WHEN I telephone Peter Sallis for our interview it's not so much a case of the wrong trousers as no trousers at all.

The voice of Wallace from Nick Park's Oscar winning Wallace and Grommit TV films tells me hasn't got any trousers on. "I'm in a mess and I'm halfway through my breakfast," admits the 86-year-old star of stage and screen.

Is he eating cheese for breakfast?

"No. I don't eat it at all. I'm not against it, I used to be very fond of dolcelatte until I heard how bad it was for you. I guess I'm anti-cholesterol. Oh dear that sounds a bit like a windscreen cleaner."

So when did his career as a voice-over for a clay model all begin? "I first met Nick Park when he was a student in Beaconsfield," says Peter. "He was preparing this cartoon film and I liked him enormously. That was in 1983. He was shy and diffident but full of ideas. I think of him as a mini genius. His cartoons are masterpieces."

Given his stellar career of which the Oscar-winning Wallace is only a part, I feel Peter has won the right to make a mess in his own home. Living with macular disintegration might have induced lesser men to retire, but not Peter. He is as busy as ever and was recently seen in the ITV drama Belonging with Blenda Blethyn, Kevin Whateley and Anna Massey. He has also guested on BBC's Doctors and recently completed a cameo role in the feature film Colour Me Kubrick starring John Malkovich. He is still filming Last Of The Summer Wine, the series that made him a household name, and has just published his autobiography Fading Into The Limelight.

Peter Sallis' long and distinguished career began as an amateur in The Little Theatre while stationed at RAF Cranwell during World War Two. He went on to train at RADA and made his West End debut at The Arts Theatre, London in Sheridan's The Scheming Lieutenant in 1946. Other West End appearances followed, including Orson Welles' production of Moby Dick, Look After Lulu with Vivien Leigh and Rhinoceros with Laurence Olivier. He also spent two seasons at the Lyric, Hammersmith: with John Gielgud in 1953 and The Fifty Nine Theatre Company in 1959. "I've been very lucky," says Peter. "I've worked with every leading member of the profession except Michael Redgrave."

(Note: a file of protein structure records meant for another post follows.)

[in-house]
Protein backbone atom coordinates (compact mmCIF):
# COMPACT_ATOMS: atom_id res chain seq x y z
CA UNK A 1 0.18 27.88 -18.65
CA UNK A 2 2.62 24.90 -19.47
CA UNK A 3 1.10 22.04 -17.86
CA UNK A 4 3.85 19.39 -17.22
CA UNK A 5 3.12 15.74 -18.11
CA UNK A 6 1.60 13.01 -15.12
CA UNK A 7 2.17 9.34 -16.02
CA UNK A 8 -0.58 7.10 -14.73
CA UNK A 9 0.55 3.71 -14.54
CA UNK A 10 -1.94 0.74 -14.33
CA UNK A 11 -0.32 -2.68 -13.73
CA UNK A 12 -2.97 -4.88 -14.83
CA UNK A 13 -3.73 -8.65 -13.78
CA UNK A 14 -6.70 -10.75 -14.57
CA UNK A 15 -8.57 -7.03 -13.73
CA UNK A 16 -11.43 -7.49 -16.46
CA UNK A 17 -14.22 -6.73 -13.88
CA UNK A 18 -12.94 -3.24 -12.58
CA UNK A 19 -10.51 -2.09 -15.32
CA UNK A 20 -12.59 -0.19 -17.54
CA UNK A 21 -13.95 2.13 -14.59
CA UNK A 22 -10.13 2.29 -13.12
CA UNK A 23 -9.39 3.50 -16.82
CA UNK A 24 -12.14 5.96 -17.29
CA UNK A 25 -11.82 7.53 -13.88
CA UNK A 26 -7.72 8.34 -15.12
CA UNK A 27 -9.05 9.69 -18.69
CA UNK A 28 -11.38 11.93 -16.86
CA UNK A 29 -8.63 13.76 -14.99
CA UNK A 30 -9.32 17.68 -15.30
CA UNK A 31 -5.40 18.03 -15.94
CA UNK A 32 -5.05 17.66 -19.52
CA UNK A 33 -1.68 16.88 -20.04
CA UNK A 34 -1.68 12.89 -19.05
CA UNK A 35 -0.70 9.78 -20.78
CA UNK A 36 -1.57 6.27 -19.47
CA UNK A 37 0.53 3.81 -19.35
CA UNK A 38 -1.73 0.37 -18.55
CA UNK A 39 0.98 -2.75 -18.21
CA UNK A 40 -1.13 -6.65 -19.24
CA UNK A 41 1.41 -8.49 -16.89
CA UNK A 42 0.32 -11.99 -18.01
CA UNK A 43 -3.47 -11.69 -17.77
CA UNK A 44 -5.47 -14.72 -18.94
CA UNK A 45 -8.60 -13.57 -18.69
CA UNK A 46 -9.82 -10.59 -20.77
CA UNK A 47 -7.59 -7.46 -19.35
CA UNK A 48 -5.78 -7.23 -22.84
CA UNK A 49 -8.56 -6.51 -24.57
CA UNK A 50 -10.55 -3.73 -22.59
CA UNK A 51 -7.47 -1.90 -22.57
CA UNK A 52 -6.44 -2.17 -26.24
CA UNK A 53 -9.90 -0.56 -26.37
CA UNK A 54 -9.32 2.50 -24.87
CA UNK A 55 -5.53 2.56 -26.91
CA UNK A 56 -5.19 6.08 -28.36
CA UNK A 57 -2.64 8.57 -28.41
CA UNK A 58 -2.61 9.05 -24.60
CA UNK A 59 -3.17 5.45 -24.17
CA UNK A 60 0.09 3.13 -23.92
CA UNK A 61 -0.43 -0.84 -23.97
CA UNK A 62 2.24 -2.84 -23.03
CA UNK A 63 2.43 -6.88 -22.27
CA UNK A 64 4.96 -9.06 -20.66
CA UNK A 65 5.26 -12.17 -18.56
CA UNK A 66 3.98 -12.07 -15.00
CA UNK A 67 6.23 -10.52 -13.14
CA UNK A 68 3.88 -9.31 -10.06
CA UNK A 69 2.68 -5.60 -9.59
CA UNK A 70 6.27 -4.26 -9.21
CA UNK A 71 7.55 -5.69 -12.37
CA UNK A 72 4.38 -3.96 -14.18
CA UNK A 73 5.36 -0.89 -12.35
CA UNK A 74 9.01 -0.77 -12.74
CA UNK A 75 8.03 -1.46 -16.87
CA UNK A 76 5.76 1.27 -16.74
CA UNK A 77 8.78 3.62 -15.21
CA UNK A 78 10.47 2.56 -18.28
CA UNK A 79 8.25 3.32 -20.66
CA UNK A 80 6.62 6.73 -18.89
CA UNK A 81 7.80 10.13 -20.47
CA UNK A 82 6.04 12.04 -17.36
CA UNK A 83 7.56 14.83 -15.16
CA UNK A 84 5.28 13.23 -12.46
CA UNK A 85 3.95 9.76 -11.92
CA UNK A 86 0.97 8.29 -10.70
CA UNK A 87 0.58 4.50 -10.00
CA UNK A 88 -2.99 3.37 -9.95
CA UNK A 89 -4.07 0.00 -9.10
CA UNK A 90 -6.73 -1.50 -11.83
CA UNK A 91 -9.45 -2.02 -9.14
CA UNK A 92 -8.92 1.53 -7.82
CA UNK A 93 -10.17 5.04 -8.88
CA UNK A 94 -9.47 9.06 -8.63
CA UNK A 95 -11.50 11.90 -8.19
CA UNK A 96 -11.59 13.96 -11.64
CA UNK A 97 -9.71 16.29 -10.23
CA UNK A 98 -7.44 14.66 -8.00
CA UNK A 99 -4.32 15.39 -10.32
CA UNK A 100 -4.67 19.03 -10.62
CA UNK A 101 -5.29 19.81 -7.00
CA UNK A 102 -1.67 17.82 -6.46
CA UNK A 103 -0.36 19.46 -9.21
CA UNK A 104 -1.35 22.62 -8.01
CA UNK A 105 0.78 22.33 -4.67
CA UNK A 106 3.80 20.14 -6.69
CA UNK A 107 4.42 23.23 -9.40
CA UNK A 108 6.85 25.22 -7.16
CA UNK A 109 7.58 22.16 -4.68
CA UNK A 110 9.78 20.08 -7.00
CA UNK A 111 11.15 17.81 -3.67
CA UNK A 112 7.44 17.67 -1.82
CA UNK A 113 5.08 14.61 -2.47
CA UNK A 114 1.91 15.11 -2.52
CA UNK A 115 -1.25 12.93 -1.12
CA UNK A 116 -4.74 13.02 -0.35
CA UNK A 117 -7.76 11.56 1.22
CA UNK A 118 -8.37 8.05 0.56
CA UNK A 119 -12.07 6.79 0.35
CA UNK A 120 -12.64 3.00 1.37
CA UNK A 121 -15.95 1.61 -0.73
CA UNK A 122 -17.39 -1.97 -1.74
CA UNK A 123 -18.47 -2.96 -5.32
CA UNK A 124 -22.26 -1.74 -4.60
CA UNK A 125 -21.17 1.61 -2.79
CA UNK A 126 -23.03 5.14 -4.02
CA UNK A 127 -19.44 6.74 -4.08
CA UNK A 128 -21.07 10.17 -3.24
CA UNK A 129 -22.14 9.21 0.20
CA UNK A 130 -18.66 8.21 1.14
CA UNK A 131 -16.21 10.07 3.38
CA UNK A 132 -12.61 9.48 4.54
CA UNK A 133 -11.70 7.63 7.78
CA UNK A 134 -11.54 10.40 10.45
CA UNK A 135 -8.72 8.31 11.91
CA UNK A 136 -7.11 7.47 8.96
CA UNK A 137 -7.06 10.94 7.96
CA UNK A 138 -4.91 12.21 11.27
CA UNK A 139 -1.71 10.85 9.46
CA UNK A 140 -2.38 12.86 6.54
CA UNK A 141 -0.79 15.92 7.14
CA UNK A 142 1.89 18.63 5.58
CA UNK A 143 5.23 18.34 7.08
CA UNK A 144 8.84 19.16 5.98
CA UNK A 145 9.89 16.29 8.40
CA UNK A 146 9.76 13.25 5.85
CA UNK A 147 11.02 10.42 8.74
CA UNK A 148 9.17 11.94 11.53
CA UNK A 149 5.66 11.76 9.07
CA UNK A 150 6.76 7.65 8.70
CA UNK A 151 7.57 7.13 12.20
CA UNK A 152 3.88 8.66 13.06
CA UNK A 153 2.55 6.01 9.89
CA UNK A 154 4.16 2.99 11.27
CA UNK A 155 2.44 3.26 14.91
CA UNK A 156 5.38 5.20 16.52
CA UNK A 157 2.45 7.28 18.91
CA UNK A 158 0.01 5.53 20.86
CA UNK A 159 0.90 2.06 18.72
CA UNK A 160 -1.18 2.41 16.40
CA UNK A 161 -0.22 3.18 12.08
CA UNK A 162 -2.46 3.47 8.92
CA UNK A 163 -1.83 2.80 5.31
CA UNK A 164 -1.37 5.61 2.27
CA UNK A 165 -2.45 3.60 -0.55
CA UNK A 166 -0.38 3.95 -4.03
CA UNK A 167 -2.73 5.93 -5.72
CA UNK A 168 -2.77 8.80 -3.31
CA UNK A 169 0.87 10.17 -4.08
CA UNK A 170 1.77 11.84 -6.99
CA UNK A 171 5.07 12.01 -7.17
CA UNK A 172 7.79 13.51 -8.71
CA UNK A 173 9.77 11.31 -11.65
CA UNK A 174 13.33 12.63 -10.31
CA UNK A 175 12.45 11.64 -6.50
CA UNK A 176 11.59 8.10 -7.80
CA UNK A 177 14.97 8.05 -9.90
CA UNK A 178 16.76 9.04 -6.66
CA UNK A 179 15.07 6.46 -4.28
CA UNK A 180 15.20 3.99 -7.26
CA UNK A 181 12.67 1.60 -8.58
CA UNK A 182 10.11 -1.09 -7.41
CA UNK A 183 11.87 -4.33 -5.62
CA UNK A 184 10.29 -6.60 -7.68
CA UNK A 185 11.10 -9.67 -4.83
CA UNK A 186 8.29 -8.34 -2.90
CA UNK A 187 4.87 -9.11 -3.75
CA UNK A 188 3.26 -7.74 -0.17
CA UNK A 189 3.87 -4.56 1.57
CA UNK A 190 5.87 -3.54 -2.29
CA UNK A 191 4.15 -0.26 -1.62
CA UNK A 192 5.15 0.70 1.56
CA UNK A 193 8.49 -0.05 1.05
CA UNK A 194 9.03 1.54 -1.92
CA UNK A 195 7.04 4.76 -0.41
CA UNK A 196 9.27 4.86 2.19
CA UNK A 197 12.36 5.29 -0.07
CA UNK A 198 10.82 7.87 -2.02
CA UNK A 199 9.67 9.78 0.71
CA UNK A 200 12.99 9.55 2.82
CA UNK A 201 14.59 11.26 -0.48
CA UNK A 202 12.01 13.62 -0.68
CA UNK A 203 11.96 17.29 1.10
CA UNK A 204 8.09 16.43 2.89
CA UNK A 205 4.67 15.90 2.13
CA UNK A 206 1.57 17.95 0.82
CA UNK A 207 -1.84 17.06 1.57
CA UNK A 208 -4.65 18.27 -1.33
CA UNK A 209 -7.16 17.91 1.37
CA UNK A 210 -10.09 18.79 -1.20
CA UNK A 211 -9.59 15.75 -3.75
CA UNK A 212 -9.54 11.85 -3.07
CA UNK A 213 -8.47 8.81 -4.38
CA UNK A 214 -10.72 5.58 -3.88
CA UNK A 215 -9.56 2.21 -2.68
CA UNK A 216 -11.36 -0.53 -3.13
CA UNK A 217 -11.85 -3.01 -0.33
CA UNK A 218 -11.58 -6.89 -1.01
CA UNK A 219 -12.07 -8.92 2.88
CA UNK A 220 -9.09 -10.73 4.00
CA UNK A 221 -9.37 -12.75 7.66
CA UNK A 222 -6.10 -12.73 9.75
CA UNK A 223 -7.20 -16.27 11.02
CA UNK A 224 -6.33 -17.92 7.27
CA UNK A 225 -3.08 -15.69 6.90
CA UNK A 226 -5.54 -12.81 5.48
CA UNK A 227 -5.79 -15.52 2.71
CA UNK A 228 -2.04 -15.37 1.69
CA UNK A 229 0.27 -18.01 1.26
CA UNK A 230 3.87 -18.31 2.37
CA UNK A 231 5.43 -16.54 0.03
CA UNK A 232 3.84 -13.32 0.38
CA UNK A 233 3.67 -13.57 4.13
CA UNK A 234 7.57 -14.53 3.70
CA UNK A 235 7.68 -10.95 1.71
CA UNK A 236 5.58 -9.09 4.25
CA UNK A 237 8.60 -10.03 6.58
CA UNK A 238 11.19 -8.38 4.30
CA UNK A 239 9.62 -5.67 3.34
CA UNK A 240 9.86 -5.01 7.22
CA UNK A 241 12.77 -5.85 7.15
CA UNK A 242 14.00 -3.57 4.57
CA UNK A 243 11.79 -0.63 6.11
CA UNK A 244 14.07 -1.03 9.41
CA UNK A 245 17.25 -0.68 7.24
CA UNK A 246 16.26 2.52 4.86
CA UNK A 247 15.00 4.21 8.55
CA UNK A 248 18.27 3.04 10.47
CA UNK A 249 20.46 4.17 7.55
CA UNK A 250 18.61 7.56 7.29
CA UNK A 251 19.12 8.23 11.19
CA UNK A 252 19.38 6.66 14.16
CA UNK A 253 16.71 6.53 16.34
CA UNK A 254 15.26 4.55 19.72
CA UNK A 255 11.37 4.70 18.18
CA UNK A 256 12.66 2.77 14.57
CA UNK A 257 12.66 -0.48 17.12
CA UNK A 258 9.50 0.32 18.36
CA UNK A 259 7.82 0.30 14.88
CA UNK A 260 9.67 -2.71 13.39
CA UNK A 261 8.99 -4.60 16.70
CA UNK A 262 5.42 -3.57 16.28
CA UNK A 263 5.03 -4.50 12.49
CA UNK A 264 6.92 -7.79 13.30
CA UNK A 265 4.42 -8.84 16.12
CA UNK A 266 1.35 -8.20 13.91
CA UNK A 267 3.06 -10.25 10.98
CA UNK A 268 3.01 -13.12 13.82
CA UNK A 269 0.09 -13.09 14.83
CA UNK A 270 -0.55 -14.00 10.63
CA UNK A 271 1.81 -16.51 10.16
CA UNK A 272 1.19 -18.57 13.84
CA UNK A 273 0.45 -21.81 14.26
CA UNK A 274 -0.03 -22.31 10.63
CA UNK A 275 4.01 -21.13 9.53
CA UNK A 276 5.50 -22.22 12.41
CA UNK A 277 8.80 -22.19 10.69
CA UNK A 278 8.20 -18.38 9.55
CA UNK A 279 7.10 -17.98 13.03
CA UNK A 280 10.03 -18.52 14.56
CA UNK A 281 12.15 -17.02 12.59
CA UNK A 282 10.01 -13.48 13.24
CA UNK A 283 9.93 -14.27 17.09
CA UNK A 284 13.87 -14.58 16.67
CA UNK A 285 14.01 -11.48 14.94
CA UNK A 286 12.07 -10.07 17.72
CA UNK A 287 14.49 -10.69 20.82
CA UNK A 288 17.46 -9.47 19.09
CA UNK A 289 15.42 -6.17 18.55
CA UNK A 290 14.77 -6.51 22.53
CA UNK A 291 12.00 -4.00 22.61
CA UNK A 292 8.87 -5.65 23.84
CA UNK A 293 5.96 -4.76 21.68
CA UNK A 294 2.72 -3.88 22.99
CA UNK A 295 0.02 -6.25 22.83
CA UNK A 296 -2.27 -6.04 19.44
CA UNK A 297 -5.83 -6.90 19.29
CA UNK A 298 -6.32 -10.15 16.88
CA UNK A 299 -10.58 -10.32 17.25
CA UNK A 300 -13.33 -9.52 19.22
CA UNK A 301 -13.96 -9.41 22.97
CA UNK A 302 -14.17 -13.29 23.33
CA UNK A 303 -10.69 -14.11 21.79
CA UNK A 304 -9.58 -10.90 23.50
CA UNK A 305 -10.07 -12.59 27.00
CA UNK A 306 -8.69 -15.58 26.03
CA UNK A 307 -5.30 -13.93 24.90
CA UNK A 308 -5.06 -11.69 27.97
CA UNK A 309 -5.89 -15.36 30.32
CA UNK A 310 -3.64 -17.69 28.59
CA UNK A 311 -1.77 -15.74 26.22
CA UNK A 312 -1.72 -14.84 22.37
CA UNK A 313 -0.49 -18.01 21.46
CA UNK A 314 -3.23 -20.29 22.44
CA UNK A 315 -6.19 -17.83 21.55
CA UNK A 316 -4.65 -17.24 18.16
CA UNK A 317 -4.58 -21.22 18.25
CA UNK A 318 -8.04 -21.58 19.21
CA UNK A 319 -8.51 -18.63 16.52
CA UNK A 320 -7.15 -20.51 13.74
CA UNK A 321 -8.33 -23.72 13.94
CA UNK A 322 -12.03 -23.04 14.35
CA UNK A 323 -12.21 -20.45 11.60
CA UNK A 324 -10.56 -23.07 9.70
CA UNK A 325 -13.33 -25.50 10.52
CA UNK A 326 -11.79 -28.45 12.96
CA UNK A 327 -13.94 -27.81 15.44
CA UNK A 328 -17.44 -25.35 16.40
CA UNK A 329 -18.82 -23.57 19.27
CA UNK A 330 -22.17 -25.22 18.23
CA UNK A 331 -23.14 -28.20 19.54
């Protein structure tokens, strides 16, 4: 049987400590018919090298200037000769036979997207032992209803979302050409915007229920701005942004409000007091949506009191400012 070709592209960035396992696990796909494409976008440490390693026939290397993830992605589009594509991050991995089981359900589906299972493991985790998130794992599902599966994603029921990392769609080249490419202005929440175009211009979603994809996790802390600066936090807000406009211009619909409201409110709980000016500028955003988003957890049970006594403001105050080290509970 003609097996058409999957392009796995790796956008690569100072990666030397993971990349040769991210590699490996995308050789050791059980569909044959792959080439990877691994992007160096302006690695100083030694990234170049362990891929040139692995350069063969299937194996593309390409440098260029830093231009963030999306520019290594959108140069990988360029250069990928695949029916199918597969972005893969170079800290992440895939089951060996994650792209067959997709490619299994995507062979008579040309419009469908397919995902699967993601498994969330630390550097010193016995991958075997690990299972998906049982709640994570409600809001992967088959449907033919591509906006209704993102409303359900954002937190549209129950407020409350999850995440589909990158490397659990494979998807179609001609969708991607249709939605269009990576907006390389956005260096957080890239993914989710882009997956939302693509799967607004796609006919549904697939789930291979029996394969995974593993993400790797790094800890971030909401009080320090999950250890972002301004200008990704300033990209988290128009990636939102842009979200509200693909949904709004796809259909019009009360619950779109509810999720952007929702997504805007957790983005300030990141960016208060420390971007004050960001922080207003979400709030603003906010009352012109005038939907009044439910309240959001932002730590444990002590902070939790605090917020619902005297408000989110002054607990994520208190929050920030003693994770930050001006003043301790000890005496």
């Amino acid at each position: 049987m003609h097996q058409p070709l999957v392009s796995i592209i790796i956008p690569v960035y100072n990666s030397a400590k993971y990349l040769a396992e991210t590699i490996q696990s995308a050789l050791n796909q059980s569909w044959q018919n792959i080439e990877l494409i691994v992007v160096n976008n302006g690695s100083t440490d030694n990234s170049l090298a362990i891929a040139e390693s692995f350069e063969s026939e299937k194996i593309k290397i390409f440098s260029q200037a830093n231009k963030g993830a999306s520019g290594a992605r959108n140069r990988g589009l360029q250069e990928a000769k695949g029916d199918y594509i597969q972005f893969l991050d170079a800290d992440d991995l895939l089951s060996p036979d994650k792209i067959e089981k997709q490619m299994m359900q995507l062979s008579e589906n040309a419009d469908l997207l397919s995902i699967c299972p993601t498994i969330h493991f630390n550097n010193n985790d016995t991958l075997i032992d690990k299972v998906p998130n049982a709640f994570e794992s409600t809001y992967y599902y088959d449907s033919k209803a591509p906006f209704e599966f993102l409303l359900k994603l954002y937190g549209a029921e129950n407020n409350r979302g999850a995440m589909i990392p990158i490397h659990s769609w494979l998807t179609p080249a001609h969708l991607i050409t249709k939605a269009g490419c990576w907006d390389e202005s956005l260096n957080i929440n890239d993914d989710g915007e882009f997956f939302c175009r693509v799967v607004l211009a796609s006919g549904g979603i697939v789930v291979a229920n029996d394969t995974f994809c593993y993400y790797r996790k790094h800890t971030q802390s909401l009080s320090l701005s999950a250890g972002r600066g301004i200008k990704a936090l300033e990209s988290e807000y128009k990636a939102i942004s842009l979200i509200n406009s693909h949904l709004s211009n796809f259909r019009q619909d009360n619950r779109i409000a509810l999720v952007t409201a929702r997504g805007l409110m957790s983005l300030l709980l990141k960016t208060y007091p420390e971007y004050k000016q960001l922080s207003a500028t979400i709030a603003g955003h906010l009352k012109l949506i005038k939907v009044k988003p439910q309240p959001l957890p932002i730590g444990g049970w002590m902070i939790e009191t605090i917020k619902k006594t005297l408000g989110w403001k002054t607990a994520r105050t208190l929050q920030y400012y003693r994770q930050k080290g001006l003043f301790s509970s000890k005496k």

His forthcoming An Audience With... appearance at The Radlett Centre will touch upon the choicest snippets from the book. Peter tells me he lived in Potters Bar for six years before he divorced and has good memories of Hertfordshire. "It's a marvellous county. We even had a little cottage in Thaxted."

So who will he be talking about on the night?

"Orson Welles always draws the public interest, but he was no better than anyone else," says Peter drily. "John Gielgud was a personal favourite because he was such a stickler for the truth. When he saw me outside the Strand Theatre with Honor Blackman when we were in Wait Until Dark he said hello and asked me what I was doing and I said, I'm in this'. He said, Ah, ah, I hear the girl is very good'. I could have been playing the butler for all he knew. "Gielgud was such a bad director. I got away with murder, which is why I got the sack. It was for being too funny in a play called Nude with Violins. He said in this loud voice, Oh Peter Sallis is quite wrong for this', and everyone said that means you'll get the part and of course I did, but then I was sacked."

Join Peter Sallis for a host of other witty anecdotes at The Radlett Centre, Aldenham Avenue on Wednesday, October 10 at 8pm.

Tickets: 01923 859291 (£14-£15)